The bacterial flora of the respiratory tract of patients with cystic fibrosis was observed from 1950 onwards. Serum precipitins against Staph. aureus, H. influenzae, and Ps. aeruginosa were determined in the serum of 102 patients.
A trend of change in the bacterial flora was noted; the isolation rate of Staph. aureus fell, whether related to age or severity of disease, while after 1964 there was an increased isolation rate of Ps. aeruginosa in the most severely affected patients.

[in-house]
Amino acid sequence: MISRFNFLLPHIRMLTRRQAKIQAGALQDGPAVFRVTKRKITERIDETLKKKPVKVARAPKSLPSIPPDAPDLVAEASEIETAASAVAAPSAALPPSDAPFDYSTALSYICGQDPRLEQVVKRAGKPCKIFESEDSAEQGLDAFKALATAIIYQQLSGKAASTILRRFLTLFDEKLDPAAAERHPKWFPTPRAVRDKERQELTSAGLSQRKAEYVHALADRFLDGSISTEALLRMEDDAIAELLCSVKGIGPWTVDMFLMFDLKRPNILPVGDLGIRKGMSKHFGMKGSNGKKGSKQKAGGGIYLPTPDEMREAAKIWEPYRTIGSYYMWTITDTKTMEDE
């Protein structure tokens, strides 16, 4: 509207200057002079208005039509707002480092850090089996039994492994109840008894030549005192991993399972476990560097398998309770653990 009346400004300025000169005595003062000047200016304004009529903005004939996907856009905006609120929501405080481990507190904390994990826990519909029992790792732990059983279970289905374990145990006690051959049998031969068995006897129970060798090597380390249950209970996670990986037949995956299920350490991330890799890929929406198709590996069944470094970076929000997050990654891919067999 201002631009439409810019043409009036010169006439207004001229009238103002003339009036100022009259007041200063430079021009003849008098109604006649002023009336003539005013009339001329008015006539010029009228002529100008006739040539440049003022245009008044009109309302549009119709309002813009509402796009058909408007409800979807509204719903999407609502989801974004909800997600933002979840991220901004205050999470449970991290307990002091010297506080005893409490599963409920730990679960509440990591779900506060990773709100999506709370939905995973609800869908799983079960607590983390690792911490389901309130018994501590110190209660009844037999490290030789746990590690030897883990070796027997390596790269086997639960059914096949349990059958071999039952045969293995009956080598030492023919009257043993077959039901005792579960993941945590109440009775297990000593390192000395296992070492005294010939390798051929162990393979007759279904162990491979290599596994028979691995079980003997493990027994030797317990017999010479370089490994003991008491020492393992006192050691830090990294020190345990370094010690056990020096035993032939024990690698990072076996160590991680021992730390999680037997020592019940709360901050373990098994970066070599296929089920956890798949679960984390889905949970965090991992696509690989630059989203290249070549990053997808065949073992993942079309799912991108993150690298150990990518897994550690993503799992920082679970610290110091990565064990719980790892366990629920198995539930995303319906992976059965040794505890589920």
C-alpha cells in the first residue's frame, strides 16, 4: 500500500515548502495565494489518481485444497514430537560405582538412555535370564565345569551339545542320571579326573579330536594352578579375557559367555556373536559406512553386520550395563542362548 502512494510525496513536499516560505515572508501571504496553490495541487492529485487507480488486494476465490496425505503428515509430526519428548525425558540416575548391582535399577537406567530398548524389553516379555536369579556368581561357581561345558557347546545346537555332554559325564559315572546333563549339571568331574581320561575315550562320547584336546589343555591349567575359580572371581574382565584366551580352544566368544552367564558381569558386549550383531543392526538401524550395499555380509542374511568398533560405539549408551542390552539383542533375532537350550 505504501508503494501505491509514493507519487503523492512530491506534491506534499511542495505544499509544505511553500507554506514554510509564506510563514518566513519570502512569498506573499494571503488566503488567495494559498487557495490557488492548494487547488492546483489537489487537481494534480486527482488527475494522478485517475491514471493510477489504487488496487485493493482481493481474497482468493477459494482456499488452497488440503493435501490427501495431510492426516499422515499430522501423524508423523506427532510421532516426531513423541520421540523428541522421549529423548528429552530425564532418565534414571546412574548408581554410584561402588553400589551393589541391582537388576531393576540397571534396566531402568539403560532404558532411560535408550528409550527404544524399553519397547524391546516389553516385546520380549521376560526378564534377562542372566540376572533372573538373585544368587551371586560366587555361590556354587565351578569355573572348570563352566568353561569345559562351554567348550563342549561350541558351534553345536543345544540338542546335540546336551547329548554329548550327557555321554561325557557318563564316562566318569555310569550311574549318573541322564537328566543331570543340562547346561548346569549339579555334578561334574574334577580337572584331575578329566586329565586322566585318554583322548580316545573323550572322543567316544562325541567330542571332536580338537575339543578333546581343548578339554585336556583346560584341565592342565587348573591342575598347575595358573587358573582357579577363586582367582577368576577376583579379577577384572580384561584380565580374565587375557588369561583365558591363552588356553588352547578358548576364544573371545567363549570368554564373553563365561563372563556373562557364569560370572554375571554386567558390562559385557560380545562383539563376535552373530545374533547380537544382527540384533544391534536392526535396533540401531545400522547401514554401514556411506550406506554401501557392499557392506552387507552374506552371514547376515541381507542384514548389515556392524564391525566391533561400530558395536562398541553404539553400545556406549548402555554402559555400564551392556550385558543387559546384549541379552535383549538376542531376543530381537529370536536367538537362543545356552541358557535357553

Bacterial precipitins were found in 55 of 102 patients. Generally the presence of these correlated with the radiological changes. Pseudomonas precipitins were found chiefly in patients with generalized changes, while precipitins against staphylococcus and haemophilus occurred more in patients who had either no radiological change or less severe changes.
These findings have relevance to the management of patients with cystic fibrosis. It is suggested that factors other than bacterial infection may initiate the lung changes in children with cystic fibrosis.
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